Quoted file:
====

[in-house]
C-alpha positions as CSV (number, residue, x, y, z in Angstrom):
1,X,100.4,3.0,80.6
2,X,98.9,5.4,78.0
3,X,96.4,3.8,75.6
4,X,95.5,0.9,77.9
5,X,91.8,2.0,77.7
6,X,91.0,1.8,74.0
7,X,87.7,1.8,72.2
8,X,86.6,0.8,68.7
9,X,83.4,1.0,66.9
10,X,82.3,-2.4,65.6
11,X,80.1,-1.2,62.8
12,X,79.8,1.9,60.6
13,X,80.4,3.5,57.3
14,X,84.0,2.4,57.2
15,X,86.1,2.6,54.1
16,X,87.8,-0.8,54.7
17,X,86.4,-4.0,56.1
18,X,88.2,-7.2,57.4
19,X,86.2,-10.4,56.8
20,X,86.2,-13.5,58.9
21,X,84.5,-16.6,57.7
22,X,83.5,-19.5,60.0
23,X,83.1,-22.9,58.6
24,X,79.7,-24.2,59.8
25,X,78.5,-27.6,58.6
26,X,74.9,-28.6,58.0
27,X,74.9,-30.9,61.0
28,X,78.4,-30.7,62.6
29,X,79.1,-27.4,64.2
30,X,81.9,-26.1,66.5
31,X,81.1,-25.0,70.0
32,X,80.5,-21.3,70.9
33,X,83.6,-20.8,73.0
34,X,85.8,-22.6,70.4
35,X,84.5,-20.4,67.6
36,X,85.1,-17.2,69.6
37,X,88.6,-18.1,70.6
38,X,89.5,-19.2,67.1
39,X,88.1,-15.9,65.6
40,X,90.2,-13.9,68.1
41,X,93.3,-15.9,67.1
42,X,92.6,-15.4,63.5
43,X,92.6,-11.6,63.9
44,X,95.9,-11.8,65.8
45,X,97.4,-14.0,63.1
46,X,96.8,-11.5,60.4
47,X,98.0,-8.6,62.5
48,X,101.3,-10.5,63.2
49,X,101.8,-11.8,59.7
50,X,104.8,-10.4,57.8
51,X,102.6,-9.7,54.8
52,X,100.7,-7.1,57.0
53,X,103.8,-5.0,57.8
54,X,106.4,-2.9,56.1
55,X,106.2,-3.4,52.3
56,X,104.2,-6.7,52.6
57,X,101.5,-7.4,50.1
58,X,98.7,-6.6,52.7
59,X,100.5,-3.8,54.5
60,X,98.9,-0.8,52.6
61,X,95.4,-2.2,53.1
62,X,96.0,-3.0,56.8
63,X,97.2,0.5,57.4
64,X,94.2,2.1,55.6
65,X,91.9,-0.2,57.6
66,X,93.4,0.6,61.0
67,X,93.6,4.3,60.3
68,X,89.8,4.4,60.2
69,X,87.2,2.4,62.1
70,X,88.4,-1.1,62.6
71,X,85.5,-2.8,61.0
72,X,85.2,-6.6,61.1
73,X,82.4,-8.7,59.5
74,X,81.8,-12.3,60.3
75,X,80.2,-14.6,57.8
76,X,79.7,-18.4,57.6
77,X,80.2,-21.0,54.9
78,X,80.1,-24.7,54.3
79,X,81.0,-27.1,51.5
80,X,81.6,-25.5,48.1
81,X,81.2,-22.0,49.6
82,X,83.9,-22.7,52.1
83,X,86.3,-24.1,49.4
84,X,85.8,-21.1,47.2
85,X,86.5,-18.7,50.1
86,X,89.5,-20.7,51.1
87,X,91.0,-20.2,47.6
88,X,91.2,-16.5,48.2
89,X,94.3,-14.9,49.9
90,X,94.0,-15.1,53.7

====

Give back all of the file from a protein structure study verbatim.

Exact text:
[in-house]
C-alpha positions as CSV (number, residue, x, y, z in Angstrom):
1,X,100.4,3.0,80.6
2,X,98.9,5.4,78.0
3,X,96.4,3.8,75.6
4,X,95.5,0.9,77.9
5,X,91.8,2.0,77.7
6,X,91.0,1.8,74.0
7,X,87.7,1.8,72.2
8,X,86.6,0.8,68.7
9,X,83.4,1.0,66.9
10,X,82.3,-2.4,65.6
11,X,80.1,-1.2,62.8
12,X,79.8,1.9,60.6
13,X,80.4,3.5,57.3
14,X,84.0,2.4,57.2
15,X,86.1,2.6,54.1
16,X,87.8,-0.8,54.7
17,X,86.4,-4.0,56.1
18,X,88.2,-7.2,57.4
19,X,86.2,-10.4,56.8
20,X,86.2,-13.5,58.9
21,X,84.5,-16.6,57.7
22,X,83.5,-19.5,60.0
23,X,83.1,-22.9,58.6
24,X,79.7,-24.2,59.8
25,X,78.5,-27.6,58.6
26,X,74.9,-28.6,58.0
27,X,74.9,-30.9,61.0
28,X,78.4,-30.7,62.6
29,X,79.1,-27.4,64.2
30,X,81.9,-26.1,66.5
31,X,81.1,-25.0,70.0
32,X,80.5,-21.3,70.9
33,X,83.6,-20.8,73.0
34,X,85.8,-22.6,70.4
35,X,84.5,-20.4,67.6
36,X,85.1,-17.2,69.6
37,X,88.6,-18.1,70.6
38,X,89.5,-19.2,67.1
39,X,88.1,-15.9,65.6
40,X,90.2,-13.9,68.1
41,X,93.3,-15.9,67.1
42,X,92.6,-15.4,63.5
43,X,92.6,-11.6,63.9
44,X,95.9,-11.8,65.8
45,X,97.4,-14.0,63.1
46,X,96.8,-11.5,60.4
47,X,98.0,-8.6,62.5
48,X,101.3,-10.5,63.2
49,X,101.8,-11.8,59.7
50,X,104.8,-10.4,57.8
51,X,102.6,-9.7,54.8
52,X,100.7,-7.1,57.0
53,X,103.8,-5.0,57.8
54,X,106.4,-2.9,56.1
55,X,106.2,-3.4,52.3
56,X,104.2,-6.7,52.6
57,X,101.5,-7.4,50.1
58,X,98.7,-6.6,52.7
59,X,100.5,-3.8,54.5
60,X,98.9,-0.8,52.6
61,X,95.4,-2.2,53.1
62,X,96.0,-3.0,56.8
63,X,97.2,0.5,57.4
64,X,94.2,2.1,55.6
65,X,91.9,-0.2,57.6
66,X,93.4,0.6,61.0
67,X,93.6,4.3,60.3
68,X,89.8,4.4,60.2
69,X,87.2,2.4,62.1
70,X,88.4,-1.1,62.6
71,X,85.5,-2.8,61.0
72,X,85.2,-6.6,61.1
73,X,82.4,-8.7,59.5
74,X,81.8,-12.3,60.3
75,X,80.2,-14.6,57.8
76,X,79.7,-18.4,57.6
77,X,80.2,-21.0,54.9
78,X,80.1,-24.7,54.3
79,X,81.0,-27.1,51.5
80,X,81.6,-25.5,48.1
81,X,81.2,-22.0,49.6
82,X,83.9,-22.7,52.1
83,X,86.3,-24.1,49.4
84,X,85.8,-21.1,47.2
85,X,86.5,-18.7,50.1
86,X,89.5,-20.7,51.1
87,X,91.0,-20.2,47.6
88,X,91.2,-16.5,48.2
89,X,94.3,-14.9,49.9
90,X,94.0,-15.1,53.7